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Oregon ‘warmline’ provides record mental health support, but cuts loom

State officials have called the service ‘essential’ and a money-saver, but want others in the fragmented behavioral health system to step up with funding
Jordan Morelli, a supervisor at the David Romprey Oregon Warmline, pauses in between calls. Morelli has worked at the warmline for about nine years, taking calls from people who need help talking through mental health struggles. | COURTESY COMMUNITY COUNSELING SOLUTIONS
October 3, 2023
This article has been updated to include additional reporting.

A support line, set up for Oregonians with mental health issues that may not have reached crisis levels, is helping a record number of people. But in a matter of months, it may have to cut its hours and lay off staff. 

Operated by Heppner-based Community Counseling Solutions in Eastern Oregon, the telephone service took 23,295 calls from across the state in the second quarter of 2023 — a 43% increase in volume from a year ago. The jump in calls was made possible with a $2.6 million grant from the Oregon Health Authority that allowed the warmline to add a Spanish language service while expanding its hours of operations from 15 hours a day to around the clock. 

The service is known as a warmline to distinguish itself from the hotlines intended for people in crisis. And its current situation shows how, in Oregon’s fragmented behavioral health system, the existence of even a popular service praised by state officials can be tenuous.

With the warmline’s state grant set to run out by next spring, the nonprofit’s leaders are now scrambling to secure stable funding in order to prevent cuts to operating hours or staff. The situation is unfolding despite the warmline’s soaring demand and state officials’ efforts to improve behavioral health services, including a new cell phone tax to fund the newer 988 support line.

“To have this great, additional rollout, with more hours and people answering calls during high volume times, and then take it away — that’s painful for the people who are receiving the services,” Kimberly Lindsay, CEO of Community Counseling Solutions, told The Lund Report.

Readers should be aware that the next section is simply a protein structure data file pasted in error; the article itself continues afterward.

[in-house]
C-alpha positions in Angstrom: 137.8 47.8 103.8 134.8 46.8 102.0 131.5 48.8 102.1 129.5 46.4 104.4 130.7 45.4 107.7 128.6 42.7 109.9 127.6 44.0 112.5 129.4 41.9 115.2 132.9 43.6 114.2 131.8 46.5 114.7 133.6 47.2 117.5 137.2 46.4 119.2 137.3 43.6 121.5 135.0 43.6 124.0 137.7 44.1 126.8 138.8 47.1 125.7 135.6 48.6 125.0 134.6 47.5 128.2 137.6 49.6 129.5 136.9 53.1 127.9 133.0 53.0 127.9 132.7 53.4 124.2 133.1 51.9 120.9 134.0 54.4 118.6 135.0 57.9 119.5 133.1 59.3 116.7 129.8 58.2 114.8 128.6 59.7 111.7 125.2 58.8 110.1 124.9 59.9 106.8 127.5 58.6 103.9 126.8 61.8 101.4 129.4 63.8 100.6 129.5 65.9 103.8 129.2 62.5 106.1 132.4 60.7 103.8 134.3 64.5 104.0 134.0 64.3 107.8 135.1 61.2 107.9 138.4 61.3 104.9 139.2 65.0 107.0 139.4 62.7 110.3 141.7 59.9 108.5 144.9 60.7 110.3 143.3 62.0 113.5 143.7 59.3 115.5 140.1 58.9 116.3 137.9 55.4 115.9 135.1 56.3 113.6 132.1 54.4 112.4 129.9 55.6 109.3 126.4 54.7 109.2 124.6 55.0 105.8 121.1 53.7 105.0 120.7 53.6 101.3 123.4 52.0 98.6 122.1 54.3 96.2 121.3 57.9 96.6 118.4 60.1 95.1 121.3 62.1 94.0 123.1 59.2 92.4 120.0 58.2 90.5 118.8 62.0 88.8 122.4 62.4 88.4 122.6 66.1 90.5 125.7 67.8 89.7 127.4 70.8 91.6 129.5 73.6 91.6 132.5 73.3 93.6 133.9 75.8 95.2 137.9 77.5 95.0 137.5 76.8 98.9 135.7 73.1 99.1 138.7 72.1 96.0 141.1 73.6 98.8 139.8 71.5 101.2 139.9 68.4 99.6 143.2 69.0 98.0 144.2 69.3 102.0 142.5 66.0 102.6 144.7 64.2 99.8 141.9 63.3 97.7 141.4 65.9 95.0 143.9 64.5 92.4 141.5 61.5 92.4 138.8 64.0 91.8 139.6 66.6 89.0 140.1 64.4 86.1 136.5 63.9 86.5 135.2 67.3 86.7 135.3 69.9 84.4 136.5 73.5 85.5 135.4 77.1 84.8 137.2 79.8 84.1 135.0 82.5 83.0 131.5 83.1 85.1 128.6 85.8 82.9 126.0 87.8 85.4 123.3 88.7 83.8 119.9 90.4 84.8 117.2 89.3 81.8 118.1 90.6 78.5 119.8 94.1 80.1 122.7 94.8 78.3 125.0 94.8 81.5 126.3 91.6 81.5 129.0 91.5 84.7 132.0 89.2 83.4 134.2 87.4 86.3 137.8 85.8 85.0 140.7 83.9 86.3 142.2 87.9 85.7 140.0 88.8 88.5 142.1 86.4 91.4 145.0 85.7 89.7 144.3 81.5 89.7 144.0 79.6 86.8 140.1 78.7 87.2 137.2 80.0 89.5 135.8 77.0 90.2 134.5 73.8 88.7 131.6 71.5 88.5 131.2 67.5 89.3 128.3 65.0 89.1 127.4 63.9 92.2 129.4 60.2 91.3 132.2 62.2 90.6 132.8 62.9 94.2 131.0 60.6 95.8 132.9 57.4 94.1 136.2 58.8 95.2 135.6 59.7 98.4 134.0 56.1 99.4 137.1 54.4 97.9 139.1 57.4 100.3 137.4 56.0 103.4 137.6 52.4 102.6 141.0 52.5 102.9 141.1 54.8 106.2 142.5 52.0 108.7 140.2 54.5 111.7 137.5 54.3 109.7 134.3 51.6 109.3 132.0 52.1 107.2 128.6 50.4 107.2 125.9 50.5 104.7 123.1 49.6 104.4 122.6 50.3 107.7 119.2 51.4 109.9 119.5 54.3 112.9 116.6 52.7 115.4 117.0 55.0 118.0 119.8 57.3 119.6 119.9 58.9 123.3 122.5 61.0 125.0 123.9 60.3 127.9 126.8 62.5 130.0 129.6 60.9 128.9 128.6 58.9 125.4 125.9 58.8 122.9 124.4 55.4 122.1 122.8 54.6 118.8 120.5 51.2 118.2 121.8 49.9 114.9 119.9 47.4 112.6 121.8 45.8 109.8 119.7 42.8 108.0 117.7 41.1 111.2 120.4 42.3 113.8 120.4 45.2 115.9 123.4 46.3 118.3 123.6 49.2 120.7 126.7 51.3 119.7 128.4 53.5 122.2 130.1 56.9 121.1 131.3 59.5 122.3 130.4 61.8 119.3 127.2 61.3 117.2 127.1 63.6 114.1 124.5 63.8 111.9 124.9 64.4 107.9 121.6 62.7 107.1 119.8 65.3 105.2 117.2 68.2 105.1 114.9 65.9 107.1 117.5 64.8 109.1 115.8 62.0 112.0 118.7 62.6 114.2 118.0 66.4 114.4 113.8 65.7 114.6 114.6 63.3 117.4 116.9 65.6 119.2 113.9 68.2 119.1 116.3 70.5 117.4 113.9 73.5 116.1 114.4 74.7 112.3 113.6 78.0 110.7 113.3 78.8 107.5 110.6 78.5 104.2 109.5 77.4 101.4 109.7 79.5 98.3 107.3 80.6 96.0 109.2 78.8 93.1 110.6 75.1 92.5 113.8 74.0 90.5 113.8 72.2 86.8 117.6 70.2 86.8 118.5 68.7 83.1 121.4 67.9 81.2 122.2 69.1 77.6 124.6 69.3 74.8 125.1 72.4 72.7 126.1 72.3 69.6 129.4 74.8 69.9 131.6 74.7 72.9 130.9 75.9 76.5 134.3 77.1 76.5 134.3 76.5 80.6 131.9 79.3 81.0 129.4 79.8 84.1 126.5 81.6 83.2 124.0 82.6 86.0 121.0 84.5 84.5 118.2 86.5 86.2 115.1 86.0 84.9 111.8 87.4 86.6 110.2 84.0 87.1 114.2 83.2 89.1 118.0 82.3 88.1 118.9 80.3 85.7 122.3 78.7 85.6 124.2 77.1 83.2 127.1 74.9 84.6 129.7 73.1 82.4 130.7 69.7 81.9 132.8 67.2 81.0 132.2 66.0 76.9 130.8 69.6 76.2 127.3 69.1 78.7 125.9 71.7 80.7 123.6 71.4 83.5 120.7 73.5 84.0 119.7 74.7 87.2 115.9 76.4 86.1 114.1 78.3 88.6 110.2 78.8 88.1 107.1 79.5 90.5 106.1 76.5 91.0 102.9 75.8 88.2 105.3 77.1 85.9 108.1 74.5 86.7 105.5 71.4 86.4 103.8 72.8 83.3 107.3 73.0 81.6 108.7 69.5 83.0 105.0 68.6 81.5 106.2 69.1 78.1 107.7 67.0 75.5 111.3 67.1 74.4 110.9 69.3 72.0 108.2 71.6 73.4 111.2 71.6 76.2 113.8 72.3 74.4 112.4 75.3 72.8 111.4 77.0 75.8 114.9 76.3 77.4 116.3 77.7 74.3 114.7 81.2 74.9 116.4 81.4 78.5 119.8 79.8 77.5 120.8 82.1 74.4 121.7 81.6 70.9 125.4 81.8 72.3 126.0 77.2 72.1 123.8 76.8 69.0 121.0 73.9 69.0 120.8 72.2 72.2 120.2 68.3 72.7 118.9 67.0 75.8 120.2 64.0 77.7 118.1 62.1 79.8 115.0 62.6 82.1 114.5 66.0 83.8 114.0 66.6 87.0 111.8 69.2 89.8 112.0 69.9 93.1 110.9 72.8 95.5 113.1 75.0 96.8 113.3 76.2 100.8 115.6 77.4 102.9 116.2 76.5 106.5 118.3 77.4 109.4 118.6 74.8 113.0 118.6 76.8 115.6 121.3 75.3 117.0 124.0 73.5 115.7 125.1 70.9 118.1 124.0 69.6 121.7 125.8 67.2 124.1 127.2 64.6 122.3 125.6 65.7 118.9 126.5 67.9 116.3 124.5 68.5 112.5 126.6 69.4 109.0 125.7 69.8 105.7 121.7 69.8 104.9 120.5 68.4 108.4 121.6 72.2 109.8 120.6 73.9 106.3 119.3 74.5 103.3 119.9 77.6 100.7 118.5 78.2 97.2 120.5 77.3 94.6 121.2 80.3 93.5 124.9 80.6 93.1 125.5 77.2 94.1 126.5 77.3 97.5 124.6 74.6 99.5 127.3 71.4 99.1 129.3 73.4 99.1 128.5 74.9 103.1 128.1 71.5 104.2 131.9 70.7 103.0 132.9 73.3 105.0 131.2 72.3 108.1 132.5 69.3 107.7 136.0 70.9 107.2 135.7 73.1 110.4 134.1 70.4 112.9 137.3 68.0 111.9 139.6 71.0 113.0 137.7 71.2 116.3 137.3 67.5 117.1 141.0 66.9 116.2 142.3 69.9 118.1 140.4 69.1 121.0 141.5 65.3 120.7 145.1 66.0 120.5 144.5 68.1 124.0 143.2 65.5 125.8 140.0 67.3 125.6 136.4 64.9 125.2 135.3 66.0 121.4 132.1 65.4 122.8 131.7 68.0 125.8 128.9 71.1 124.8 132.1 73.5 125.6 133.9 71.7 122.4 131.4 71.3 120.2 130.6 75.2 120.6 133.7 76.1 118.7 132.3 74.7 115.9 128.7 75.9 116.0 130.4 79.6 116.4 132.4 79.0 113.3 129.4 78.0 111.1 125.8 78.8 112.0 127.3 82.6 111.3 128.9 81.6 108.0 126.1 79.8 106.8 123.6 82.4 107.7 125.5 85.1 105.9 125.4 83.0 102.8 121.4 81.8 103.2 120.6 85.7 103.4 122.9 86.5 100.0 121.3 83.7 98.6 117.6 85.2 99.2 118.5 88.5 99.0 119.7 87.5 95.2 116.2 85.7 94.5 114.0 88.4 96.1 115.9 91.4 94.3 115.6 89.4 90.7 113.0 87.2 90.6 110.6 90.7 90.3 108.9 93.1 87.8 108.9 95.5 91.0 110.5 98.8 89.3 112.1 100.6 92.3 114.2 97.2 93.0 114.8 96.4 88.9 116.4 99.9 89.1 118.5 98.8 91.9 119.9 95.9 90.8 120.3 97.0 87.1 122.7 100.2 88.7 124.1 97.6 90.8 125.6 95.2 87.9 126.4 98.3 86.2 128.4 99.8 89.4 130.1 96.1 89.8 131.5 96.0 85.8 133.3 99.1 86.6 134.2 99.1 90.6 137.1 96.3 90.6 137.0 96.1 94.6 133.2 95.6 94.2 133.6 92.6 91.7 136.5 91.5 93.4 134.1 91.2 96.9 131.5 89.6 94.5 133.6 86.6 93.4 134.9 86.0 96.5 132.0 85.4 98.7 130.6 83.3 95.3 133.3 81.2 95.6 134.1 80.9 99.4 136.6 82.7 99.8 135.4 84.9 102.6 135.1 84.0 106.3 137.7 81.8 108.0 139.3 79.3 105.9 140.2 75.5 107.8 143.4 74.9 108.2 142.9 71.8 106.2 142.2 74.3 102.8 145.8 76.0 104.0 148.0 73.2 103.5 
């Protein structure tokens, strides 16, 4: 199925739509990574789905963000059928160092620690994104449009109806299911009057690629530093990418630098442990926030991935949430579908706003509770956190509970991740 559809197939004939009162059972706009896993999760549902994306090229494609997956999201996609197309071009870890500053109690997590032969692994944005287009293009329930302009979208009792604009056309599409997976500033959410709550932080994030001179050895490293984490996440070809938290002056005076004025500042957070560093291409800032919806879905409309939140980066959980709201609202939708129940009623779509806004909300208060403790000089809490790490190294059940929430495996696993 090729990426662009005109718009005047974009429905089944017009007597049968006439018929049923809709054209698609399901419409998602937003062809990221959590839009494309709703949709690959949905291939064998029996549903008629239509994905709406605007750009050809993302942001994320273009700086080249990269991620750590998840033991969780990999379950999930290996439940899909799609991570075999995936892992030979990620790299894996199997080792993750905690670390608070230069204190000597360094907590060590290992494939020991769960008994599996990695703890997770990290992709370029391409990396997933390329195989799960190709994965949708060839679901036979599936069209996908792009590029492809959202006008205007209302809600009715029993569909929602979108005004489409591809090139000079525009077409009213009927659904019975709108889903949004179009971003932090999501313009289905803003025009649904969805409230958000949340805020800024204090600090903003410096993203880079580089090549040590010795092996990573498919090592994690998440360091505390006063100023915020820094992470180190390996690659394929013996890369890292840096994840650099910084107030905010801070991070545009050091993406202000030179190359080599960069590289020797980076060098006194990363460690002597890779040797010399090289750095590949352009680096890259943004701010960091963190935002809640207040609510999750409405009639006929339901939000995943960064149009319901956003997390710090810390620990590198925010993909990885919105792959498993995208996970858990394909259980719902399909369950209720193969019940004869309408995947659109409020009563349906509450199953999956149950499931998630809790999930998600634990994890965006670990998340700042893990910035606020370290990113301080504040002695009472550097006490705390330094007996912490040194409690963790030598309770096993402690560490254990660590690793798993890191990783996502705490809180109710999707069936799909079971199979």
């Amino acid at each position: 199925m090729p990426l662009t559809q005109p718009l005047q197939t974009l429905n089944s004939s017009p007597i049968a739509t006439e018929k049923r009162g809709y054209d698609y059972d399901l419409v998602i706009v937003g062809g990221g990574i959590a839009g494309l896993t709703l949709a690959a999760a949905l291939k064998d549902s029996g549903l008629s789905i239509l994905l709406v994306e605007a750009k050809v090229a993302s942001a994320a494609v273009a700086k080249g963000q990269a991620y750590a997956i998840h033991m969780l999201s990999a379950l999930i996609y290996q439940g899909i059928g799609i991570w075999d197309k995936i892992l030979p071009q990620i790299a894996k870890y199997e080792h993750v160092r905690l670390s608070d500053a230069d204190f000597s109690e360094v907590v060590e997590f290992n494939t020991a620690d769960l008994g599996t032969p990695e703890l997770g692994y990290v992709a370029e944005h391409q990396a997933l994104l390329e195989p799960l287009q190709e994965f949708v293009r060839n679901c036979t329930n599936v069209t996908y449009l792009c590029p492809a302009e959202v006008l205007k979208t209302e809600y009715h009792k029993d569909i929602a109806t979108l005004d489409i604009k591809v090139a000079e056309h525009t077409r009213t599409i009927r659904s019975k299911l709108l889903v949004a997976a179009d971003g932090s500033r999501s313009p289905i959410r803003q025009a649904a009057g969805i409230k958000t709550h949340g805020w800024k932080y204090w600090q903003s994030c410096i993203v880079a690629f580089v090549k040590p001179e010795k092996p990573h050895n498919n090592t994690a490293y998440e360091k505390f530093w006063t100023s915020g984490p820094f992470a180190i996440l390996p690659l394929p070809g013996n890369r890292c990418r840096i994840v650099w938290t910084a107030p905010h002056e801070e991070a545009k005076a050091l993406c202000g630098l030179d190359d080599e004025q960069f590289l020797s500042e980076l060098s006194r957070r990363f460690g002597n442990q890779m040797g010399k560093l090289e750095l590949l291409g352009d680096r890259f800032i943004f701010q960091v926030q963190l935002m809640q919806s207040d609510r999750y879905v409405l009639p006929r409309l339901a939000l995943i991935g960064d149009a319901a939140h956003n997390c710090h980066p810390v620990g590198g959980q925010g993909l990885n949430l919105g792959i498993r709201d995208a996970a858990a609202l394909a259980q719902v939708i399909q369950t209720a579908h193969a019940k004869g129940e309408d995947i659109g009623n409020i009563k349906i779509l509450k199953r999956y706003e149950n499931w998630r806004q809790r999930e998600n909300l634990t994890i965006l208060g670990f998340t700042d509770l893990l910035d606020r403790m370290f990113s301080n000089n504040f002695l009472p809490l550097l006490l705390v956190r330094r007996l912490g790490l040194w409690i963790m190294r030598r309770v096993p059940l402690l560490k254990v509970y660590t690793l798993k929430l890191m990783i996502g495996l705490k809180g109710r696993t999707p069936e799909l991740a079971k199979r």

Health authority spokesman Tim Heider told The Lund Report in an email that its grant to fund expanded services at Community Counseling Solutions was always of limited duration, so its ending should not have come as a surprise.

Heider said the health authority is working with the nonprofit, as well as programs that serve the Oregon Health Plan, to find sustainable funding for the line.

For now, the warmline’s continued funding is an open question.

A warmline, not a hotline

The dustup over the warmline comes months after Oregon lawmakers approved $153 million to help bolster the state’s lagging behavioral health system. Part of that funding included a new cell phone tax expected to generate $33 million in Oregon’s upcoming two-year budget for the new 988 crisis hotline that replaced the National Suicide Prevention Lifeline. 

People in crisis are urged to call the 988 hotline, which replaced the National Suicide Prevention Lifeline. 

Blonde woman
Kimberly Lindsay, Community Counseling Solutions CEO./Courtesy photo.

The warmline was launched in 2008, long before 988. Called the David Romprey Oregon Warmline, it was named after a longtime Salem mental health activist who’d spent time in the Oregon State Hospital.

The Heppner-based nonprofit that operates the warmline is a vestige of Oregon’s previous behavioral health system. Originally, it was known as Morrow County Mental Health and served as that county’s representative in the state’s system of community mental health programs. Like many such programs, it evolved over time to adapt to a lack of funding. It later joined with programs in Wheeler, Gilliam and Grant counties to form a nonprofit in 2007 and changed its name in 2008.

In 2016, the state Office of Rural Health awarded Community Counseling Services its “Rural Health Hero of the Year” award for its efforts, saying the warmline had already saved an estimated $20 million by diverting people from emergency rooms and avoiding services such as police.

Lindsay likened the program to “a quiet stepchild.” 

“We keep our nose down, and we keep doing what we’re doing and doing it very well with very little attention and fanfare,” she said.